Coal Miner | 0.20 | 0.15 | 0.20 | 0.28 | 0.15 |

Slacker Bob | 0.18 | 0.23 | 0.15 | 0.15 | 0.50 |

We can then create a system of linear equations:

This is then a system which is underdetermined, so we can set one price somewhat arbitrarily. This is much more annoying to solve by hand, so we use a computer to do it for us. One method we can use is called Gaussian Elimination.

## Gaussian Elimination

This is the process of somewhat methodically solving the equations. We do this by multiplication, addition and subtractions of different equations, which allows us to eliminate variables.

The most convenient form we can use for Gaussian elimination is triangular, as we work down to an individual variable at the bottom, then can substitute it into the next one up, etc.

Take a system of equations:

We can then replace the 2nd row by multiplying it by \(2/3\) then add it to the first. This yields \(y/3 + z/3 = 2/3\). We can then add the third row to the first, giving \(2y + z = 5\), then multiply our new second one by -6 and add to the newly formed third one. This is all getting a bit complicated to explain.

Note

The solutions given on the slides don't seem to work for the system that was given. Following my own manual analysis, \((2') \Rightarrow (2) + 3/2(1), (3') \Rightarrow (3) + (1)\), then \((2'') \Rightarrow (2') \times 2, (3'') \Rightarrow (3')-4(2')\), we get solutions \(x,y,z=2,3,-1\), respectively.

This can be verified by substitution into the initial system of equations to ensure the results are the same.

### Augmented with Identity Matrix

We can then diagonalise matrices by appending the identity matrix to our coefficient matrix, then applying all operations to that too. If the then have two matrices next to each other, and start with the coefficients on the left and the identity on the right, then work to make the left an identity matrix instead, we ought to get the inverse of the initial matrix, which can be useful to find \(x\).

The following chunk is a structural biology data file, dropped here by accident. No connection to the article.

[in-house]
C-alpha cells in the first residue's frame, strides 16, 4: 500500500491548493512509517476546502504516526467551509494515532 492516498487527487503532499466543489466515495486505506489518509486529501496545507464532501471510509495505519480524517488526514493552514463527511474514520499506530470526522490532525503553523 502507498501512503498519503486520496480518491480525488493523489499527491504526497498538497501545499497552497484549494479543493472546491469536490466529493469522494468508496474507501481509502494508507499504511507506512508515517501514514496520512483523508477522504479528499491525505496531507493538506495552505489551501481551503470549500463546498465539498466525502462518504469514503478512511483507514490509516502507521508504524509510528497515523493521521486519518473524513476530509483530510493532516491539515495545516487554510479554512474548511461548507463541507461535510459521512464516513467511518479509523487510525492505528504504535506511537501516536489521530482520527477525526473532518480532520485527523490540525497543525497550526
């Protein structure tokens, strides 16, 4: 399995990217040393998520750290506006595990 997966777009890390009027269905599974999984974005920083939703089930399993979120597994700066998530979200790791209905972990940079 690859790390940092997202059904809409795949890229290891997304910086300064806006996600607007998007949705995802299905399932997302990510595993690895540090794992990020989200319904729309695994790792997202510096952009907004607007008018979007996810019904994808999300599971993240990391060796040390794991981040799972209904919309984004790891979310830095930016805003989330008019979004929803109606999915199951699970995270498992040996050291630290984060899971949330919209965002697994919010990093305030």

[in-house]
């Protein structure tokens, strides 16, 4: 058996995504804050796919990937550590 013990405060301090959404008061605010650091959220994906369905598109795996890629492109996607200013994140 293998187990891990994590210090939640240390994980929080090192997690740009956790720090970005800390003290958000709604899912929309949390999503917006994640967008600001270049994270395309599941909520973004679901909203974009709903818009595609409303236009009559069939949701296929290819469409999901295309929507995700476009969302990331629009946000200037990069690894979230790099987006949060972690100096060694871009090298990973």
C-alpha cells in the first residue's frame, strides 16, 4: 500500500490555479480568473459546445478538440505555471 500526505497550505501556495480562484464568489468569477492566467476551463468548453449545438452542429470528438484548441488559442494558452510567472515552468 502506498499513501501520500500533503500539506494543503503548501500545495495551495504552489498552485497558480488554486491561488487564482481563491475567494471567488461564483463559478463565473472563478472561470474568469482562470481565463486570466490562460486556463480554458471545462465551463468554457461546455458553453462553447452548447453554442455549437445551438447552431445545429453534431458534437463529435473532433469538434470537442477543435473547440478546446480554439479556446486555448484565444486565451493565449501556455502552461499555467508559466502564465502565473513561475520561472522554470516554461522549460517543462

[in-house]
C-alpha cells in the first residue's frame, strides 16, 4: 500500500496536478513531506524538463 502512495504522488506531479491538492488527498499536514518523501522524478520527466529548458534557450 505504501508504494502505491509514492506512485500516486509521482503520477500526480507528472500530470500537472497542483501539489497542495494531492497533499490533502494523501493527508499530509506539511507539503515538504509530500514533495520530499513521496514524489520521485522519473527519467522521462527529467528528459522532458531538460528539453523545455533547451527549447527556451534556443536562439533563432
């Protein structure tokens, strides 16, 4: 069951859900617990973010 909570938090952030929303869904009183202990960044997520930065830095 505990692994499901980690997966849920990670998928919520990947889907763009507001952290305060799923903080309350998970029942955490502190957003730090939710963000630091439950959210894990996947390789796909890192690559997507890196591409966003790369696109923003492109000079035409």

It is useful to have \(A^{-1}\), as we may have many \(b\) for \(Ax=b\), and solving this is complicated to solve for \(x\), as in the above way. Therefore, we simply rearrange to \(x = A^{-1}b\). To verify that we have computed \(A^{-1}\) correctly, we can use the property that \(A_DA_{D}^{-1} = I_D\) to ensure that our computations are correct.

### Problems

If the "pivot", i.e., the bit we are working to isolate is 0 or inconvenient mathematically, we can always reorder the rows. Computational complexity for Gaussian elimination is also \(O(n^3)\), which causes issues when the matrix starts to get big.

If we have something of the form \(Ax=b\), and have to solve with the same \(A\) and different \(b\), then we could invert \(A\). Therefore, we'd calculate \(x=A^{-1}b\).

Furthermore, \(A\) is often a "sparse" matrix, meaning that it doesn't contain many non-zero elements. The inverses of sparse matrices are often dense. Sparse matrices can be stored more efficiently on computers than their dense counterparts.

Gaussian elimination is also very sensitive to small differences in \(b\), assume the real \(b\) is \(b\pm \delta b\) instead.

## LU Decomposition

This is another way to solve the system of linear equations. We can write \(A\) as a product of two triangular matrices \(L\) for lower, and, you guessed it, \(U\) for upper:

We can then rewrite \(Ax = b\) as \(LUx = b\), then create \(Ly = b\) and then solve that, then \(y = Ux\) and solve that. \(Ly=b\) is easy, because we only have the lower factors and the \(y\) elements:

and then solving \(y = Ux\):

LU decomposition is essentially just a variant of Gaussian elimination. Sometimes we might have to exchange rows, which we can do with a pivot matrix \(P\), or columns and rows (\(P\) for rows and \(Q\) for columns). This would give \(PA=LU\) for a *partial* pivot, and \(PAQ=LU\) for a full pivot.

Note

I don't really understand this bit!

Any square matrix allows us to perform an LUP factorization. Further to this, a positive definite symmetric matrix (aka Hermitian matrix) has a similar decomposition to LUP, and this is the Cholesky decomposition \(A = LL^*\).

## Doolittle Algorithm

This is a way to generate the LUP of a matrix. It is similar to Gaussian elimination in that we remove entries of \(A\) under the diagonal. This is done by multiplying \(A\) with a matrix \(L'\), from the left: